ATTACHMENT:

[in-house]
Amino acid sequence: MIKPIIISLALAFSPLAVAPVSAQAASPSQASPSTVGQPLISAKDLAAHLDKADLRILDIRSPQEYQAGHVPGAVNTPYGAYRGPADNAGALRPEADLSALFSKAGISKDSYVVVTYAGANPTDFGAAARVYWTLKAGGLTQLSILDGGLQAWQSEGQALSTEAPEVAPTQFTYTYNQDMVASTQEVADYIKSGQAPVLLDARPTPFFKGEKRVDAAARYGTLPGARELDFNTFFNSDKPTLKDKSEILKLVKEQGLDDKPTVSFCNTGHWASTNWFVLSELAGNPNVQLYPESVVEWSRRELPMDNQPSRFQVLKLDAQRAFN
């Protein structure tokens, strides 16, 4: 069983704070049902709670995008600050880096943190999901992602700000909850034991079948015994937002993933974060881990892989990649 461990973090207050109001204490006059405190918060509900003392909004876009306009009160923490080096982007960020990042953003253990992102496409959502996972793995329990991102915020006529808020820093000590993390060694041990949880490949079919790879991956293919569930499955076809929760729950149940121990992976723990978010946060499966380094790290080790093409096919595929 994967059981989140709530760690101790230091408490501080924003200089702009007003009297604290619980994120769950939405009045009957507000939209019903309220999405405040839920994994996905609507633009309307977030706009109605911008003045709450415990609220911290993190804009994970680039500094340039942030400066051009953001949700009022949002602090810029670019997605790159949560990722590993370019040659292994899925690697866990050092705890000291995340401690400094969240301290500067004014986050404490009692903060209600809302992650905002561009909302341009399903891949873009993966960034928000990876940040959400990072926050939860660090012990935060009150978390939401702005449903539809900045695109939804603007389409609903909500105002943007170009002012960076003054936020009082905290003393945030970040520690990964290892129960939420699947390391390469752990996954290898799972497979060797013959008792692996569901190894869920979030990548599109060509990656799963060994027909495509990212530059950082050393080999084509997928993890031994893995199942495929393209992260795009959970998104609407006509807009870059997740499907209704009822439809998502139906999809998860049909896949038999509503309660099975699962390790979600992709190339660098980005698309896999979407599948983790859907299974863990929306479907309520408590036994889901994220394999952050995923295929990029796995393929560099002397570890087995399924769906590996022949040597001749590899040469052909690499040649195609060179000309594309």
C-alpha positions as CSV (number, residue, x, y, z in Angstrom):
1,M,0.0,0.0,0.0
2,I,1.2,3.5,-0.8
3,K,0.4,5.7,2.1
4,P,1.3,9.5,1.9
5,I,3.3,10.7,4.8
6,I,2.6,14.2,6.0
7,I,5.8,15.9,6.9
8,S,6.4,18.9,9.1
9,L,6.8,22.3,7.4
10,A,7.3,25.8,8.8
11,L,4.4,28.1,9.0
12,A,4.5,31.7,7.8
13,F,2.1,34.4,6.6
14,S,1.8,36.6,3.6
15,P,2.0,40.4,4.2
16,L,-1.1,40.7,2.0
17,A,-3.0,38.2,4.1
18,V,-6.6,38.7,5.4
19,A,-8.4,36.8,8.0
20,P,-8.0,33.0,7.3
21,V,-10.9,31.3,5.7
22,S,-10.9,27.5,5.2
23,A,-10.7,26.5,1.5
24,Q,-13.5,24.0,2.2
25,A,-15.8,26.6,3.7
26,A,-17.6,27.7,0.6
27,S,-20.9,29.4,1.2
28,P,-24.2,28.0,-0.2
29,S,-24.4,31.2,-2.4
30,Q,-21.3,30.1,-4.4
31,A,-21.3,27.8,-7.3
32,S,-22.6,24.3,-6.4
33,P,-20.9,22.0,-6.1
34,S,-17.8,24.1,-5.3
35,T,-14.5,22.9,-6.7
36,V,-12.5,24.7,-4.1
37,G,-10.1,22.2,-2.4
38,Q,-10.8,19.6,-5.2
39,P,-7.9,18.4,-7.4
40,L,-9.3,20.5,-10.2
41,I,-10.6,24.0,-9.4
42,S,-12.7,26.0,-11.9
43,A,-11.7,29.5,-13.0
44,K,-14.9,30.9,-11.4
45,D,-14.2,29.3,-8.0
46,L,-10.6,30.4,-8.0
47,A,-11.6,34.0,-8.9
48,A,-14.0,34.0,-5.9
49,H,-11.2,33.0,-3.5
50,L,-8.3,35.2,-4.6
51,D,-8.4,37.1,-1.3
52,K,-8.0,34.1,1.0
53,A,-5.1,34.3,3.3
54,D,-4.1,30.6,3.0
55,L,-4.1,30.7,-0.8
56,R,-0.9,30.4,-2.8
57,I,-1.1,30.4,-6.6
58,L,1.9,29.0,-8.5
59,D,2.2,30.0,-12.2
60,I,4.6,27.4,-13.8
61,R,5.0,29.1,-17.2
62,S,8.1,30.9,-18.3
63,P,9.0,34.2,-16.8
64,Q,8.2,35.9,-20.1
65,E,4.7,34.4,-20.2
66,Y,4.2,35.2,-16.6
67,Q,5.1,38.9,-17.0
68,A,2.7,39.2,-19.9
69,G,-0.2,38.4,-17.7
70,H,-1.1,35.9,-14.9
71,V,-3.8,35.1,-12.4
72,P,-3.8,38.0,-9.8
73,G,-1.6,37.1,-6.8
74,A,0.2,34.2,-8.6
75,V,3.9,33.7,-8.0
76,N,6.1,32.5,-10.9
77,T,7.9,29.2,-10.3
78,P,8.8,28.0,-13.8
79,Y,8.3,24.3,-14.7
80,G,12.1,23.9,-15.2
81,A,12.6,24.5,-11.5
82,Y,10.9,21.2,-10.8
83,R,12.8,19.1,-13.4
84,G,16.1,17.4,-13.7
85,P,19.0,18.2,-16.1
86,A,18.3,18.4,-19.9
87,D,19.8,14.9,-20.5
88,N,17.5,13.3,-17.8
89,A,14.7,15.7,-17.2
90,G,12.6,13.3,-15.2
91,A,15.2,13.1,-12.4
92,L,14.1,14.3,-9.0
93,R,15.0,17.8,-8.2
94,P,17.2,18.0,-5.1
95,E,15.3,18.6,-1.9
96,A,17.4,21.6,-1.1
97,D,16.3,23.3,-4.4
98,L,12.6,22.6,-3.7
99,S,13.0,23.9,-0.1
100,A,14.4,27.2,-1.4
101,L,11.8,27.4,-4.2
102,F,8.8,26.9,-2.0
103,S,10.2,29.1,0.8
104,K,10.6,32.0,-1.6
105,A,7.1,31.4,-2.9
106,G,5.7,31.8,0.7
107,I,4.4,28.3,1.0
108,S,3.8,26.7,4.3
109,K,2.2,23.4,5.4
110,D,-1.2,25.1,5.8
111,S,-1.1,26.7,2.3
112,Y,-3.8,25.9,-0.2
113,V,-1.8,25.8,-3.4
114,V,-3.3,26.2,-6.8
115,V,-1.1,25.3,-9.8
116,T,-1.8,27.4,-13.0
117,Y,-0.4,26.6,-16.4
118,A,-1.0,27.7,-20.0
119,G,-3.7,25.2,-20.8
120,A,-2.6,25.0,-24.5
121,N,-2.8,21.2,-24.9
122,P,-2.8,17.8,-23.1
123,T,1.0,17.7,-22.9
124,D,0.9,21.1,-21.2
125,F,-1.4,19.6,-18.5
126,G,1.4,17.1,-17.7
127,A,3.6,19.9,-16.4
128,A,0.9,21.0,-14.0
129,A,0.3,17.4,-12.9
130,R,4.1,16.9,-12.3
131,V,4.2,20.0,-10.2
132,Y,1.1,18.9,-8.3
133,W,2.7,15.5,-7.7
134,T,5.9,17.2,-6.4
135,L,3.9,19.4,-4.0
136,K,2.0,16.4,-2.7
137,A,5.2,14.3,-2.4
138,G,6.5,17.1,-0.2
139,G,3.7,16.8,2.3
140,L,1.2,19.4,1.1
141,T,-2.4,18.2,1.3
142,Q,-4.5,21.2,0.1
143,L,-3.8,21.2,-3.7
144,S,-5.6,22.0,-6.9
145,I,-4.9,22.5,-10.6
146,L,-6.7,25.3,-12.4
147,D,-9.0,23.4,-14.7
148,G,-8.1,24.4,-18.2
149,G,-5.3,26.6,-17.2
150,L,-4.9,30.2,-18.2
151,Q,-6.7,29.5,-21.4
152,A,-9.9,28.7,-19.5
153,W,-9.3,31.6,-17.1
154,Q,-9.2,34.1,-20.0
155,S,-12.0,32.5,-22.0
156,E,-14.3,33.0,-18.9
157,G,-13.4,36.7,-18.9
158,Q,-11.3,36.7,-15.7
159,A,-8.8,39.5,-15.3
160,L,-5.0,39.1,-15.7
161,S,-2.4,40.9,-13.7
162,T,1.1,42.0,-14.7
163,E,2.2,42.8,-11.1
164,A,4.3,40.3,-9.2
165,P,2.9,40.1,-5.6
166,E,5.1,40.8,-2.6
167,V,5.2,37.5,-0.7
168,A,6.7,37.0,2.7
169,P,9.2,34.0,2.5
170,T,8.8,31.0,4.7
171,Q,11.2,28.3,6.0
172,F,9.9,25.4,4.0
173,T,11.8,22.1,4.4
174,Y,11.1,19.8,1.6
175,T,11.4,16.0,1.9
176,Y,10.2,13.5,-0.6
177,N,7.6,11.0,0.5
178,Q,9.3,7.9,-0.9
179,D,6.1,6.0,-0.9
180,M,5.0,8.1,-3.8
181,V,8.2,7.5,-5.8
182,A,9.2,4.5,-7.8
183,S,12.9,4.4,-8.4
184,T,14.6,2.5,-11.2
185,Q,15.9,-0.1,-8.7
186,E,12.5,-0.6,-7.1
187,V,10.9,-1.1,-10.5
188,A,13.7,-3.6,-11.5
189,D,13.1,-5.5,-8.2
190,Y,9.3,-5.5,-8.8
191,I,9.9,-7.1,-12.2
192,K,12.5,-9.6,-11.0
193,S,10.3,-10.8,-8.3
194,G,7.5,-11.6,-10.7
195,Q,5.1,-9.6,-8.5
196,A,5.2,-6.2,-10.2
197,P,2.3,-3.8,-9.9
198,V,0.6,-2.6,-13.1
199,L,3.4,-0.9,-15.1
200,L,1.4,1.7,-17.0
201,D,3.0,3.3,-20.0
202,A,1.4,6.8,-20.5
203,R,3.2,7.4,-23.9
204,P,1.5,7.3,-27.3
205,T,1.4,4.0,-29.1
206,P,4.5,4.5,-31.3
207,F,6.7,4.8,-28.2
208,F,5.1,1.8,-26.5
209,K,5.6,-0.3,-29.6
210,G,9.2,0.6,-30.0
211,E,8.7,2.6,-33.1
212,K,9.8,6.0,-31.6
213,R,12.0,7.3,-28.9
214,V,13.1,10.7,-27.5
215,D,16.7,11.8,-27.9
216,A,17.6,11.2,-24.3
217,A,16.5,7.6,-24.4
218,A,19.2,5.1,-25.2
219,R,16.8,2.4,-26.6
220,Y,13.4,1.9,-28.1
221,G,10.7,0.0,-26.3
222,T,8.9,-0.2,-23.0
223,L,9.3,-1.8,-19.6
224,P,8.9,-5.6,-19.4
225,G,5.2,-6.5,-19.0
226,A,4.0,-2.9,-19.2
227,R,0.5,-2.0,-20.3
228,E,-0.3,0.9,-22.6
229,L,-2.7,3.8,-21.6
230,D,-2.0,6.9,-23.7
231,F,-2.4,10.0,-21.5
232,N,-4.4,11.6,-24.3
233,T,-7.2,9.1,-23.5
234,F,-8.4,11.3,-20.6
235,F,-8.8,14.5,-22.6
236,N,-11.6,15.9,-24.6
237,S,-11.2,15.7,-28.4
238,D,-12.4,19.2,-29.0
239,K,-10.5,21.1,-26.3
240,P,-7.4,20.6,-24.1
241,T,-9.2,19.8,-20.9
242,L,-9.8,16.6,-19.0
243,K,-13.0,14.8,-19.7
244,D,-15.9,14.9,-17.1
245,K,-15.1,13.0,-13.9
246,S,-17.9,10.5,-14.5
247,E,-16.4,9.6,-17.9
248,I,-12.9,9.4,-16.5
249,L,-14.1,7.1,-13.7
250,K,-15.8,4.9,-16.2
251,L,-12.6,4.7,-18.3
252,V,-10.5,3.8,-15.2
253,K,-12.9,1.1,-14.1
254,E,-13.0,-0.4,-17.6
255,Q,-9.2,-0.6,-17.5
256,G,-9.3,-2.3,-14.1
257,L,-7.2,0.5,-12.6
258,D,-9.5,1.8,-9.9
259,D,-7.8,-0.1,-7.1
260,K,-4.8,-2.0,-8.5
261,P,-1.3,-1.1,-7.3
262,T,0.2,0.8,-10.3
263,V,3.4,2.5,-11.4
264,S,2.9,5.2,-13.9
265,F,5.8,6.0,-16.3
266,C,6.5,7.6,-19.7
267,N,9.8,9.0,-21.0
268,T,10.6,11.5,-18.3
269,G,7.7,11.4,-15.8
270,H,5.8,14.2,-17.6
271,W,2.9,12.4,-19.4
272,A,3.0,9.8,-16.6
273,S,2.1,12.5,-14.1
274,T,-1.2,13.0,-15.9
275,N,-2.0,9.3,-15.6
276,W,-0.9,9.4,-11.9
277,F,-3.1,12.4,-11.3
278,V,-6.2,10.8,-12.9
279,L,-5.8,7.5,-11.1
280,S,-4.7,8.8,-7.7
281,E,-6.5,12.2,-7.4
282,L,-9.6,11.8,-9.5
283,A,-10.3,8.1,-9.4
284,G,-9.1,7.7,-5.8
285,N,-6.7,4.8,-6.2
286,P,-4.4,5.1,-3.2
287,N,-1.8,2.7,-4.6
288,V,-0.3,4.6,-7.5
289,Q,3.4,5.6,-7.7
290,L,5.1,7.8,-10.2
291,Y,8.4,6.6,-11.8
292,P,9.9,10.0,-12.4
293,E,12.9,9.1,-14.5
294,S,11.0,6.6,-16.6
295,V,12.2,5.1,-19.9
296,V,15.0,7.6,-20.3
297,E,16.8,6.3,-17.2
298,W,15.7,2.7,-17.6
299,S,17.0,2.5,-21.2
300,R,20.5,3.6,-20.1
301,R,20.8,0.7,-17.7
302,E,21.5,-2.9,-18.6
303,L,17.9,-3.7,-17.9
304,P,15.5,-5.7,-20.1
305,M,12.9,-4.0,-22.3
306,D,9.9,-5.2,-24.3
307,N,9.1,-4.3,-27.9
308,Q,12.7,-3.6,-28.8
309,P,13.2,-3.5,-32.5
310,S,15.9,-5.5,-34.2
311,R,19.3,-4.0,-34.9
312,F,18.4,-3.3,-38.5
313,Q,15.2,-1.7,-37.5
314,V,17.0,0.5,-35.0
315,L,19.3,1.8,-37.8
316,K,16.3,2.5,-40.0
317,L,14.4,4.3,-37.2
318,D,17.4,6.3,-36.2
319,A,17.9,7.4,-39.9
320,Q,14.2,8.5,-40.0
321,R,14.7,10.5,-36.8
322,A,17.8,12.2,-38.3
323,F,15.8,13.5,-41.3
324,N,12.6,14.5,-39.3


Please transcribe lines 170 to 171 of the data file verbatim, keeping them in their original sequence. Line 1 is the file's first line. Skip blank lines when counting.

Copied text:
166,E,5.1,40.8,-2.6
167,V,5.2,37.5,-0.7